Gazelles are members of the antelope family known for their large, lustrous eyes and graceful movements. Some of the fastest animals on earth, gazelles can run 60 miles per hour in short bursts and at a sustained speed of 30 miles per hour. They also can jump, using a distinctive behavior called “stotting” (leaping high into the air before fleeing) when predators like cheetahs pursue them. (If a cheetah chased me, I am pretty sure I would “stot” too.) Because these animals are quick, the business world applies the name gazelle to small companies marked by rapid growth.
Gazelles are gregarious animals, banding together in the wild. Because of their graceful appearance, ancient poets considered them a symbol of female beauty. The Bible’s romantic love poem includes, “Come away, my beloved, and be like a gazelle or like a young stag on the spice-laden mountains” (Song of Songs 8:14). A seventh-century Persian poet named Caliph Abd al-Malik allegedly set free a gazelle he had captured because he thought the animal resembled his beloved. (I doubt that my wife would appreciate being compared to a small antelope.)
According to an article in the Scientific American, the gazelles that live in Israel and Palestine today are a species in trouble. Cars, roads, and predators have reduced the number of gazelles in the Holy Land “from an estimated population of 10,000 in the 1990s to about 2,000 today. As a result, the species will now likely be classified as endangered under Israeli law.”
Serving Those in Need
Isn’t it interesting that the Bible mentions a woman known as Gazelle? Her Hebrew name Tabitha and her Greek name Dorcas mean Gazelle in English. This gracious disciple of Christ had an exemplary reputation. “She was always doing good and helping the poor” (Acts 9:36). When she got sick and died, Peter hurried to the site. “All the widows stood around him, crying and showing him the robes and other clothing that Dorcas had made while she was still with them” (v. 39). The mourners held this dear woman’s legacy in their hands. Perhaps some of them were wearing garments Dorcas had made for them. When we die, will others glorify the Lord because of the legacy we left behind?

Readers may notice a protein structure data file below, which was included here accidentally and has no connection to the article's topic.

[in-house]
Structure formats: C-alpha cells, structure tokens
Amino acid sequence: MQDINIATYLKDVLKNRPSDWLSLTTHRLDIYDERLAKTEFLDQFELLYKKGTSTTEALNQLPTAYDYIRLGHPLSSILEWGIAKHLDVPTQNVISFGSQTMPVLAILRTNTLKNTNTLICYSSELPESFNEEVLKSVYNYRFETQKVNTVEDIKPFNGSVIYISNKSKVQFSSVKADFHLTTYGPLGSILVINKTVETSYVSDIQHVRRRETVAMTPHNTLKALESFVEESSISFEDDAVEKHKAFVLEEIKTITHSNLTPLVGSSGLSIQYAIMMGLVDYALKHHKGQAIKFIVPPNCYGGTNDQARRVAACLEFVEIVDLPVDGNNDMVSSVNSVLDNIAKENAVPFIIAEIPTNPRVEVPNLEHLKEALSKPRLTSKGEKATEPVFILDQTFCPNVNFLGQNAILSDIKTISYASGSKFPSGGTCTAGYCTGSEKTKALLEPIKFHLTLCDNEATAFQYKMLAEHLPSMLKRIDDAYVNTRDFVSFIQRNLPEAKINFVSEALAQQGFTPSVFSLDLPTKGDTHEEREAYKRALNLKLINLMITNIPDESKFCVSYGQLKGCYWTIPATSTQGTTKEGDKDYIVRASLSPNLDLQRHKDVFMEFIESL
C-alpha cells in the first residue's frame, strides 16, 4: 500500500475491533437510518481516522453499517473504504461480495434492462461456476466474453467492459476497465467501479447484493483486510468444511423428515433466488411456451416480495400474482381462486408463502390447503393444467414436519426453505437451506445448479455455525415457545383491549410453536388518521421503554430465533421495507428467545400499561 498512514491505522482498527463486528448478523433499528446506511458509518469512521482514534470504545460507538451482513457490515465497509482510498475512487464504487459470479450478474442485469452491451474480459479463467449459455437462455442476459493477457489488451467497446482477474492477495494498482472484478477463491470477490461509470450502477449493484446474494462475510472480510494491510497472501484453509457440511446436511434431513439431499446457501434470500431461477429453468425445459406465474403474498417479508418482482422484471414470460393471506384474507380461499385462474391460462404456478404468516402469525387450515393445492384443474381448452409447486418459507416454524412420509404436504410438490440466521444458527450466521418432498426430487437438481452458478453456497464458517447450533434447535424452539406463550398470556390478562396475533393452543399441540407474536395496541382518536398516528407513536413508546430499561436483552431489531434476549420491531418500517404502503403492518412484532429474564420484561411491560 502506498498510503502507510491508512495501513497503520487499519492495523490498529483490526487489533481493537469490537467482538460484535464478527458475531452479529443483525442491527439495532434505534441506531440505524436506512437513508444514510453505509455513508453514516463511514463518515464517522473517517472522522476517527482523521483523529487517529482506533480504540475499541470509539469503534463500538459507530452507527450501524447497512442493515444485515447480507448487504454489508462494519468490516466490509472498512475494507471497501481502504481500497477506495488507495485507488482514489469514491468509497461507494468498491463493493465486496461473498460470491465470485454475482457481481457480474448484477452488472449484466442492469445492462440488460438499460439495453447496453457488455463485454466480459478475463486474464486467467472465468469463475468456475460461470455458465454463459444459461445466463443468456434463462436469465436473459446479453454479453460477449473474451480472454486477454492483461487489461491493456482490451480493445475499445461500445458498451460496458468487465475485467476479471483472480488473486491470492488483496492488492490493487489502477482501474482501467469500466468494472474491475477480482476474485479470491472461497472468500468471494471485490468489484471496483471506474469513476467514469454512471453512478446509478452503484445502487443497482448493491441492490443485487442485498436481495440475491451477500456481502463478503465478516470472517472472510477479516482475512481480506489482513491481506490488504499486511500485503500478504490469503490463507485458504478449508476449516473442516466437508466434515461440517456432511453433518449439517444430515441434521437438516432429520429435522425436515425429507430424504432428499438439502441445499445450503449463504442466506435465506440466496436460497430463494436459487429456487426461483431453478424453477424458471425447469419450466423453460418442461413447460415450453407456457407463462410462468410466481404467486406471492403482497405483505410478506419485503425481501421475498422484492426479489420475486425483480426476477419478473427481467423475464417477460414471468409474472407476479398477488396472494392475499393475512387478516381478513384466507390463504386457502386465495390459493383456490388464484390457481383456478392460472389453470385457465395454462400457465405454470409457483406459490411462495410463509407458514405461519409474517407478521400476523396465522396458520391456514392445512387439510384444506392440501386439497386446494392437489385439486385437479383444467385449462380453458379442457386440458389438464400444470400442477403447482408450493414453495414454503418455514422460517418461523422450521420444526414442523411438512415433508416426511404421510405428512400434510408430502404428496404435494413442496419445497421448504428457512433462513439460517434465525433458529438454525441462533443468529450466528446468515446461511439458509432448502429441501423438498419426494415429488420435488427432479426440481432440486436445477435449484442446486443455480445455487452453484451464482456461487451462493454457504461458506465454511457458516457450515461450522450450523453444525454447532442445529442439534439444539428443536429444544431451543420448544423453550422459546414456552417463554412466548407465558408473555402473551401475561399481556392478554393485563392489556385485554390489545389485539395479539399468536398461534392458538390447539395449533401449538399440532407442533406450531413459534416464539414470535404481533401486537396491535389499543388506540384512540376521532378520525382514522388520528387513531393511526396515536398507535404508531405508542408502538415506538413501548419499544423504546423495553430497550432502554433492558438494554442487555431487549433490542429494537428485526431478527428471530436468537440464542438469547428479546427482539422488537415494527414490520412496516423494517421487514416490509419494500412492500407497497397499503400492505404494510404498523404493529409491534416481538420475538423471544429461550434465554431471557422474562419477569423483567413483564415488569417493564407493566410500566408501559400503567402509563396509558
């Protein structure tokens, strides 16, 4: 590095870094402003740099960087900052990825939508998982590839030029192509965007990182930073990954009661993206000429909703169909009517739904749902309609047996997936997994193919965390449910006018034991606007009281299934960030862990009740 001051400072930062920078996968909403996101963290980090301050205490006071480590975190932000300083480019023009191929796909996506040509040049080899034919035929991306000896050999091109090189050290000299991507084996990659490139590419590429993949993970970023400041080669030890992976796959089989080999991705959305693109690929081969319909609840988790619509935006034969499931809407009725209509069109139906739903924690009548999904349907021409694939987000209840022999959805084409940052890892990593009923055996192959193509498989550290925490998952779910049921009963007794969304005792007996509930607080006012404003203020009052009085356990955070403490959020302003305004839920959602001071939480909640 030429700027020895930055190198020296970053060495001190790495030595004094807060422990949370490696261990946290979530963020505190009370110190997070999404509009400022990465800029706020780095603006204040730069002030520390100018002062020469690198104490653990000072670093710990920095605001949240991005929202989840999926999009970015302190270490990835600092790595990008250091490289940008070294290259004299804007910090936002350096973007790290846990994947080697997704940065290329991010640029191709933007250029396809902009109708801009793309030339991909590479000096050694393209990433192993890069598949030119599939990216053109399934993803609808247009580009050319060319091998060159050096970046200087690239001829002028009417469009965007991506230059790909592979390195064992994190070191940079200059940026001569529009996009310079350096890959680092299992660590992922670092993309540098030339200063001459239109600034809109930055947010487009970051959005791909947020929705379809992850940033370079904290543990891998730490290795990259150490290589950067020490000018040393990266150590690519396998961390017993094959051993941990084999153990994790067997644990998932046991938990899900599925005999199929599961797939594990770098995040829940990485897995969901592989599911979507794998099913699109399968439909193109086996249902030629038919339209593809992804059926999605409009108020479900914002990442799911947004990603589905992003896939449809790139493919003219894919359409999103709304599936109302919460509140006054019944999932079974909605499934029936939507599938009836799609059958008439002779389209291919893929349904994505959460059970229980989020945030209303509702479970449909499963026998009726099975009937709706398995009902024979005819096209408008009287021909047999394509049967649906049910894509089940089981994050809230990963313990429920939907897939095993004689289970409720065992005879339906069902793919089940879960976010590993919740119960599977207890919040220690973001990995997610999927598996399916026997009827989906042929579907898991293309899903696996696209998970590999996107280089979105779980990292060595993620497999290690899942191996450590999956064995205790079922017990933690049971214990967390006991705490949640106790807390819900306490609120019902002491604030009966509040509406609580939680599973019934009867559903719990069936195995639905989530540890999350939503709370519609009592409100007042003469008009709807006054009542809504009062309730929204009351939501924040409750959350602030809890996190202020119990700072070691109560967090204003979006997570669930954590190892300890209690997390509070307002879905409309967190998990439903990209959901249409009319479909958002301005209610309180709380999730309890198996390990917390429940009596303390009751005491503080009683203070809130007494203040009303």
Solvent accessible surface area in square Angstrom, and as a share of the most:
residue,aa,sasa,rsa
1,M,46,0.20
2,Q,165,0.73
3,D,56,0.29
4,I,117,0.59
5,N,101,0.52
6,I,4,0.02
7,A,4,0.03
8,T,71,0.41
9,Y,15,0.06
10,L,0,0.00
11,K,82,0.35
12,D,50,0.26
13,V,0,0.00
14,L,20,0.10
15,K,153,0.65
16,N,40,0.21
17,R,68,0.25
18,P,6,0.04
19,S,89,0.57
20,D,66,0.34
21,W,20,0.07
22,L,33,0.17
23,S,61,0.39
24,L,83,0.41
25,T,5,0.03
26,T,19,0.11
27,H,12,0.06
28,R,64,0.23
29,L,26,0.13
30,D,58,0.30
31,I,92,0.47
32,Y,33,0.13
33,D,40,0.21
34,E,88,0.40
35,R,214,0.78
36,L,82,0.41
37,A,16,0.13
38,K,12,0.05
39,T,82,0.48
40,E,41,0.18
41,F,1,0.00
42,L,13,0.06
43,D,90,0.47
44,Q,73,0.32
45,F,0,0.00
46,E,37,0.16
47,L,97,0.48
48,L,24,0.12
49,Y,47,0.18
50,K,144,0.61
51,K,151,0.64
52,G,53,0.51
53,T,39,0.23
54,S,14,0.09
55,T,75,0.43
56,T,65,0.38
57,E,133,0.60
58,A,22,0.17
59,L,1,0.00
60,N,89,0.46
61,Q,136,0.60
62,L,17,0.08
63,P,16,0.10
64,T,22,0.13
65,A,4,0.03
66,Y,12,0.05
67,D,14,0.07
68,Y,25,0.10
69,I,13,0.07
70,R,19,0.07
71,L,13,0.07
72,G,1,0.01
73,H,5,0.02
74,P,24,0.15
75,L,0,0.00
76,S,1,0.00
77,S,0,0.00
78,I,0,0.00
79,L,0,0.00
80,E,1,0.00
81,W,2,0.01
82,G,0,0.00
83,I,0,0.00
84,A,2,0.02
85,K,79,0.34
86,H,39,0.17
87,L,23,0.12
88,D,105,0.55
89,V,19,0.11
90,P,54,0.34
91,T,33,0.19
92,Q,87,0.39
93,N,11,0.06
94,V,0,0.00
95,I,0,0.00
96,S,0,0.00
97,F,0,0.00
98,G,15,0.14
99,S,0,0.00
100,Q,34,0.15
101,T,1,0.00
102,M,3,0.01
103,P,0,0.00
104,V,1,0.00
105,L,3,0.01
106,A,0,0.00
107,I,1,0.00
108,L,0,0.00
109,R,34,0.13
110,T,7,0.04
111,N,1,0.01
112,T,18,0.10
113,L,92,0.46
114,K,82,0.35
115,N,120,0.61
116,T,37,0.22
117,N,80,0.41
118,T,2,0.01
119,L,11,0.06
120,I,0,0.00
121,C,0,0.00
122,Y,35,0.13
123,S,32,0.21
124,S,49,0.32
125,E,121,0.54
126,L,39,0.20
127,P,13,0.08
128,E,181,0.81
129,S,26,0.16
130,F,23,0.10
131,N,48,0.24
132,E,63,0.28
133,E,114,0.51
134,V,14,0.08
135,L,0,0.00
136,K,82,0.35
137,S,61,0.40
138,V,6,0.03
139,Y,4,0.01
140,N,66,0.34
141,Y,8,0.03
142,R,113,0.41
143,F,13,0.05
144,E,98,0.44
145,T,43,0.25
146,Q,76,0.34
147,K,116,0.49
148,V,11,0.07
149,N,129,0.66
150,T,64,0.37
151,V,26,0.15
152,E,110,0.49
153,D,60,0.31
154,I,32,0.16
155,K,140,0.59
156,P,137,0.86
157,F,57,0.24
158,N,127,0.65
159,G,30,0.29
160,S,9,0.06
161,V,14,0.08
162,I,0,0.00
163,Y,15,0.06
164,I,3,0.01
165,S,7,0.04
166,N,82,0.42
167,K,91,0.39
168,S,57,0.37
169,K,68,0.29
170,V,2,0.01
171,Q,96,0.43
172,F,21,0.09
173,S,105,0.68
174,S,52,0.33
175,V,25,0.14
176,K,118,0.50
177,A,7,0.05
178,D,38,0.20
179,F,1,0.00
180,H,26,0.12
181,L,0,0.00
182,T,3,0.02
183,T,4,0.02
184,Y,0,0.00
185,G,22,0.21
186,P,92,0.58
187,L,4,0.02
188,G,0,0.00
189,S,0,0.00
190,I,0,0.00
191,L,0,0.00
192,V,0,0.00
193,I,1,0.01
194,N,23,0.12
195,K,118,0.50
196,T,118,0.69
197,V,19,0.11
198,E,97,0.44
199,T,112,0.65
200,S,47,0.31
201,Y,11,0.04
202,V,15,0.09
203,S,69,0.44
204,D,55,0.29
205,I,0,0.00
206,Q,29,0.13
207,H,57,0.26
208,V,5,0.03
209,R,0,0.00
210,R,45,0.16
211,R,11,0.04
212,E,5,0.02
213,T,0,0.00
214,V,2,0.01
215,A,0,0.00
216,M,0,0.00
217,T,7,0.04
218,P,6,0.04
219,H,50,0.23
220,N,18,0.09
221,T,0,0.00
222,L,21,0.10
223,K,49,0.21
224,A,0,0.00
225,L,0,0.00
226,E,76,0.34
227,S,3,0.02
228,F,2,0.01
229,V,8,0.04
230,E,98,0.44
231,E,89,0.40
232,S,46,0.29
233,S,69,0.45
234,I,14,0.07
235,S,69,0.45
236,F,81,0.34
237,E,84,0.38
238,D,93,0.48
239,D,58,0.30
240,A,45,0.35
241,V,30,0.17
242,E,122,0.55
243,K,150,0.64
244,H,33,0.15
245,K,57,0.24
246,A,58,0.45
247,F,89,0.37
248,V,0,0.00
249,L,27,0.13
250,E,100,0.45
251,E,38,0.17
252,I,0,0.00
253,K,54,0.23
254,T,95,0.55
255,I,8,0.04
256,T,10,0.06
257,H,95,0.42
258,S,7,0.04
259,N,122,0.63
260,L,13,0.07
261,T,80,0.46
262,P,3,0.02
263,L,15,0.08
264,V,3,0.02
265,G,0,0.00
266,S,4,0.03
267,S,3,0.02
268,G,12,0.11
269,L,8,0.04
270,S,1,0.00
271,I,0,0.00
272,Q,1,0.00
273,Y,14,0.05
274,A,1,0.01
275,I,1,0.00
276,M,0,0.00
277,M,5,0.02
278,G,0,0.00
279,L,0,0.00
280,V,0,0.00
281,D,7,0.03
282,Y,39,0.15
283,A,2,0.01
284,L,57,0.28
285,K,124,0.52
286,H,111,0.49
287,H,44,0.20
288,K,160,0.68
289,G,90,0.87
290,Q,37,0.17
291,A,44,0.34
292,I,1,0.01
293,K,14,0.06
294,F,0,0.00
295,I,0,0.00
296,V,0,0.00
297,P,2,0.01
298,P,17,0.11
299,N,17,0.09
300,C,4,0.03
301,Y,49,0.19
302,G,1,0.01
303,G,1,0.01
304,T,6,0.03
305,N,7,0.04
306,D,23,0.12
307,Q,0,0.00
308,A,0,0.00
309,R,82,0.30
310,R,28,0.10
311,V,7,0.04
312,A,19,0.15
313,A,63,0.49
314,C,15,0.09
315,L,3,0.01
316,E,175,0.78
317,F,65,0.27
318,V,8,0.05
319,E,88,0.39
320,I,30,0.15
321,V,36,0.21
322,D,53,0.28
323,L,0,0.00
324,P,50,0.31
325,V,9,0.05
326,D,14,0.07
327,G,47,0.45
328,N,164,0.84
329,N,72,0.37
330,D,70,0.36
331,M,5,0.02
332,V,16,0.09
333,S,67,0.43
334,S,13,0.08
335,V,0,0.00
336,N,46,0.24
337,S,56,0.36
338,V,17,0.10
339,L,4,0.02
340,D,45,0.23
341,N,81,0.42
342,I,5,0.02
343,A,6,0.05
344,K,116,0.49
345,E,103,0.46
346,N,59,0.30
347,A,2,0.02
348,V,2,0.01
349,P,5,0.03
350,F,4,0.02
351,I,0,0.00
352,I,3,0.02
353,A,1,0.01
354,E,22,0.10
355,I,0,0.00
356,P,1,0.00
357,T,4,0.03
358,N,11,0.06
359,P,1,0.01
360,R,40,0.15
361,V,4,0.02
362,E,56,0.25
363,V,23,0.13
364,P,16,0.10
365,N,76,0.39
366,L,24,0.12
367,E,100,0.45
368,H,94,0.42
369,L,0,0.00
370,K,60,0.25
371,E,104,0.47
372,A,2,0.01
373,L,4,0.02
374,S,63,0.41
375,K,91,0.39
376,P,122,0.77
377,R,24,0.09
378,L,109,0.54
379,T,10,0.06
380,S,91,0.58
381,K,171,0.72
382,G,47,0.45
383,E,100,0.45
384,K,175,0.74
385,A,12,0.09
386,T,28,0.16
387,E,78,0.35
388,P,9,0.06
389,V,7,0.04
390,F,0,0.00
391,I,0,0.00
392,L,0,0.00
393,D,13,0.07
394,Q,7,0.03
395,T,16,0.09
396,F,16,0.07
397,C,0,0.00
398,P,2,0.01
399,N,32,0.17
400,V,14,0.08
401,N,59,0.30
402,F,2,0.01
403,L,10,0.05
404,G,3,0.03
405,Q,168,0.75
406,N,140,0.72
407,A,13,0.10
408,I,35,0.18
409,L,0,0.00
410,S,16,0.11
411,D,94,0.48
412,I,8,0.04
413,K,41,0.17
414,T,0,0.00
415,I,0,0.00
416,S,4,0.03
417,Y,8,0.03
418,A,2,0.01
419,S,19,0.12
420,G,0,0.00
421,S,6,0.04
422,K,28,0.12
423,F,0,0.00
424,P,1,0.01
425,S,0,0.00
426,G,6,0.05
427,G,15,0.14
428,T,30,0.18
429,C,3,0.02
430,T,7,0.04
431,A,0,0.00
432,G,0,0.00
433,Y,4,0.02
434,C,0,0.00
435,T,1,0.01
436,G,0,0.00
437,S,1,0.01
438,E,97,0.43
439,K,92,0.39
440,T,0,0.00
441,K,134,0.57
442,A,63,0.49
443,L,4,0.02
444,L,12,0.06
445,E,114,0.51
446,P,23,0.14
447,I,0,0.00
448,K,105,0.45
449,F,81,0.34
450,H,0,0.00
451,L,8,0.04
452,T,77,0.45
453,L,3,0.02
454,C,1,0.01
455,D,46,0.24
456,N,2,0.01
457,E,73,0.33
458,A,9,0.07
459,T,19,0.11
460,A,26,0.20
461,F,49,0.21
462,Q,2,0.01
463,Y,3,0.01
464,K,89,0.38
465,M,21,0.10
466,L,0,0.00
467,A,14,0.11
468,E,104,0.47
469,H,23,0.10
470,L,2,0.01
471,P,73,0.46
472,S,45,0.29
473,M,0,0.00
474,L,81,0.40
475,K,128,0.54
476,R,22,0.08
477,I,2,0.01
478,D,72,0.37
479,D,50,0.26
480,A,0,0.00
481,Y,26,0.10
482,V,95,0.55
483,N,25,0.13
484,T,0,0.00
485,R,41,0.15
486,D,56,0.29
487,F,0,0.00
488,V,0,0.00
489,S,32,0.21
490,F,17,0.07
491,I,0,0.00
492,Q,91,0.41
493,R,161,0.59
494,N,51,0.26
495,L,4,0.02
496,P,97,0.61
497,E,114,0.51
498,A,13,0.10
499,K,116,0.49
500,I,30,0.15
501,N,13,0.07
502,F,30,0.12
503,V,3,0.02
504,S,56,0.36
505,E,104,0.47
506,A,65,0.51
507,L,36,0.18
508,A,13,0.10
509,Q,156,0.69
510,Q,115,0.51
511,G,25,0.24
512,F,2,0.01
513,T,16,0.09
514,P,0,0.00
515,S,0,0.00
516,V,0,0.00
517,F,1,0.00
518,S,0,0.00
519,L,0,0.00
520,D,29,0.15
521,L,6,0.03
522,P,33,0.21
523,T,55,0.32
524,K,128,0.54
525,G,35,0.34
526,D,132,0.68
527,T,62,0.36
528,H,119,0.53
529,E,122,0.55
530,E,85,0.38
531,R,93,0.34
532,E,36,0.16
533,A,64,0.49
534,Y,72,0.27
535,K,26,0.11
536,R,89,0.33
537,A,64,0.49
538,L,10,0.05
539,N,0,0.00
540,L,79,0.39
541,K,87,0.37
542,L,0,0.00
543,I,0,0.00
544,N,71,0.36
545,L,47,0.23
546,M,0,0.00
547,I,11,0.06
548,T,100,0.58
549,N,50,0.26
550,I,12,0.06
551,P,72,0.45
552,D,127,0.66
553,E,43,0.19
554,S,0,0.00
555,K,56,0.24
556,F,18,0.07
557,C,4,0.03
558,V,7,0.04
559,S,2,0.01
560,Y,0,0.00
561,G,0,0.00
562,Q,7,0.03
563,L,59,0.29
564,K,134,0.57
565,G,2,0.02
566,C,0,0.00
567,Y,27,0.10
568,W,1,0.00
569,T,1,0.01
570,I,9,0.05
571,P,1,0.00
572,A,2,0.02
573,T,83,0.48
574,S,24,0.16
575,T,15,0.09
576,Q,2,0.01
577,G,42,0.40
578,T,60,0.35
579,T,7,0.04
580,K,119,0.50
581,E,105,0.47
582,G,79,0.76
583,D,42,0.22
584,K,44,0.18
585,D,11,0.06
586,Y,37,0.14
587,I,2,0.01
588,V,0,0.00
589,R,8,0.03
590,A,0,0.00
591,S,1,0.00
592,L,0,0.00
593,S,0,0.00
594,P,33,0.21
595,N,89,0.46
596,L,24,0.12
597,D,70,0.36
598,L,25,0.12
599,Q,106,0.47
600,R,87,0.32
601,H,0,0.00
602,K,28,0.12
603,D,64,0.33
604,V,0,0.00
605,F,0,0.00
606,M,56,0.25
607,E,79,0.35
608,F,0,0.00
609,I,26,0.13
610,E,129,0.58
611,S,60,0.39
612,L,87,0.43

Cheerful servants like Dorcas are rare today—an endangered species—but thankfully, God’s gazelles still exist. I know a master mechanic who has a generous heart to match his skillful hands. Without fanfare he repairs cars for single moms and others who can’t afford to take their cars to expensive garages. His Samaritan’s Wrench ministry makes him one of God’s gazelles.
A group of Christian women meet in our church building on Wednesday mornings to sew, knit, and crochet. Their ministry is called Stitching Hope. They make hundreds of items each year including dolls, pillows, stuffed animals, bibs, shawls, and Christmas decorations. In a recent 12-month period these dozen volunteers made 364 blankets—almost one for every day of the year. The blankets end up in the hands of young mothers (distributed by a pregnancy care center in our city) or become warm, loving gifts for shut-ins and nursing home residents. The Stitching Hope ladies are God’s gazelles, making the most of their opportunities to serve.
Do you know any of God’s gazelles? Is he nudging you to become one yourself?
David Faust serves as the Associate Minister at East 91st Street Christian Church in Indianapolis, Indiana.
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